The King's collection
The Kunstkammer (Chamber of Curiosities) near Christiansborg is one of Copenhagen's earliest baroque buildings. It was erected in 1665-73 by King Frederik III, adjoining the then Copenhagen Castle, and was based on designs by Royal Master Builder Albert Mathiesen.…
The lost room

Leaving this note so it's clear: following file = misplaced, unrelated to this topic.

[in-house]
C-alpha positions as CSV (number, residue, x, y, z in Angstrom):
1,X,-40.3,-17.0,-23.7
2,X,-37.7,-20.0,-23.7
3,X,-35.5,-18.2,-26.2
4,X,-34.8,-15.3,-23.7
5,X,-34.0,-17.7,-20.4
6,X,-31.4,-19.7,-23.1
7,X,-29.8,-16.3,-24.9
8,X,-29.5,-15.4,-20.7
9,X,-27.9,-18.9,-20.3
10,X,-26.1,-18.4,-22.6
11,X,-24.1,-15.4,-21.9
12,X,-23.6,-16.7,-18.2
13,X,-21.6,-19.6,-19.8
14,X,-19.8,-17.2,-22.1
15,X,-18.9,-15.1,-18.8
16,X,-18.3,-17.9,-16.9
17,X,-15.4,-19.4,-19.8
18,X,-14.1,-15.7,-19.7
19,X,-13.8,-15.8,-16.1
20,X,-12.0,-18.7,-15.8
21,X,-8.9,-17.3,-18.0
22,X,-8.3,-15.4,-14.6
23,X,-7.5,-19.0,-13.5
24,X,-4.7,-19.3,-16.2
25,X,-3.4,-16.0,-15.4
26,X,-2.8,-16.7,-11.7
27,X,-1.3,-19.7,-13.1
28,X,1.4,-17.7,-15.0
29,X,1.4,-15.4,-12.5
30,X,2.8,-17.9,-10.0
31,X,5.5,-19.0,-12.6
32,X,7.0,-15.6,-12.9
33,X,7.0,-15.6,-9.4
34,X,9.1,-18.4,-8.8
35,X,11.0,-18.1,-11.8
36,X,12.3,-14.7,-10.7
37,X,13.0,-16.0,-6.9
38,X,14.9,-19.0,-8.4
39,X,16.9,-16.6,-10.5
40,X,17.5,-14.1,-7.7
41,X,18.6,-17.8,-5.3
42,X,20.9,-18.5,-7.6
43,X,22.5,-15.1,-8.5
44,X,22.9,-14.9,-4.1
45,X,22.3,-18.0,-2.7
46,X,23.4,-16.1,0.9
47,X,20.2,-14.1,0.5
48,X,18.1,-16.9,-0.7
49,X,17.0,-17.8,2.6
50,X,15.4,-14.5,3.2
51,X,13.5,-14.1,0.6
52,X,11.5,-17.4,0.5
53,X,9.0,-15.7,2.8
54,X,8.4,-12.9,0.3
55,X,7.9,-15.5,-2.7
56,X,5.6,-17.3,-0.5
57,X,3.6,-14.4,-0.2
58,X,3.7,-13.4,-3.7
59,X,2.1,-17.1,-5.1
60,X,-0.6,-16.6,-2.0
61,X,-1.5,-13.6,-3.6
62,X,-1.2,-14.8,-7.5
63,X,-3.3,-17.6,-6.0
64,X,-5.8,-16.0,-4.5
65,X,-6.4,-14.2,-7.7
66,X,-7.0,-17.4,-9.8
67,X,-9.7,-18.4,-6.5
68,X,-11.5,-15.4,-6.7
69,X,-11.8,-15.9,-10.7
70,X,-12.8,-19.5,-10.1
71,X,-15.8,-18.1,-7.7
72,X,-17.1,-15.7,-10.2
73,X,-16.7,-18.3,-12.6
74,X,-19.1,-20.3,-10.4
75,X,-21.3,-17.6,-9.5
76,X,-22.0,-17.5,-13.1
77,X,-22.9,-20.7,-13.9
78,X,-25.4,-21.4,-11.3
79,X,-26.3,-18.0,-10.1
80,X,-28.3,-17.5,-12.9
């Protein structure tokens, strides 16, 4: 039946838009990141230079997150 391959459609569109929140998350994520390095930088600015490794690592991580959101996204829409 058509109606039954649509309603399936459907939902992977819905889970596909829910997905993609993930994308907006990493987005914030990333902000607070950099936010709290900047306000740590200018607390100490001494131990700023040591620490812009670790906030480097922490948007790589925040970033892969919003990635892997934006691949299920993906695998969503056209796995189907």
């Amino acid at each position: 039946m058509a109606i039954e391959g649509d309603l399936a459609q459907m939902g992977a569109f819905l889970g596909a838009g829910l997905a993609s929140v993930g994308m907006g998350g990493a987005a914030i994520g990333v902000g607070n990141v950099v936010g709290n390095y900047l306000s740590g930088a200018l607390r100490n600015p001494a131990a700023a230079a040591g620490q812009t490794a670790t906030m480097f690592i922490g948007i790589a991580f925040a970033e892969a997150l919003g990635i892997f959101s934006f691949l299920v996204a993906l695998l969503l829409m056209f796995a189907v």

The library took up the entire length of the middle floor and was a unique architectural gem. It was 80 metres long and 11 metres wide. Marbled columns in alternately grey-green and red with gold leaf capitals supported the balcony that ran along the walls. Light flooded in from ten windows on each of the long sides. But in about 1900, the interior of the library was stripped out. Had there been a book on the history of vandalism in Denmark, this event would definitely have merited a mention. Luckily, some of the features were recycled. Some of the columns, the balcony and balustrades were reused in the Koldinghus library and in the ceremonial hall of the National Museum. And the tiled marble floor was reused for the great hall at Christiansborg when it was rebuilt after the fire in 1884.
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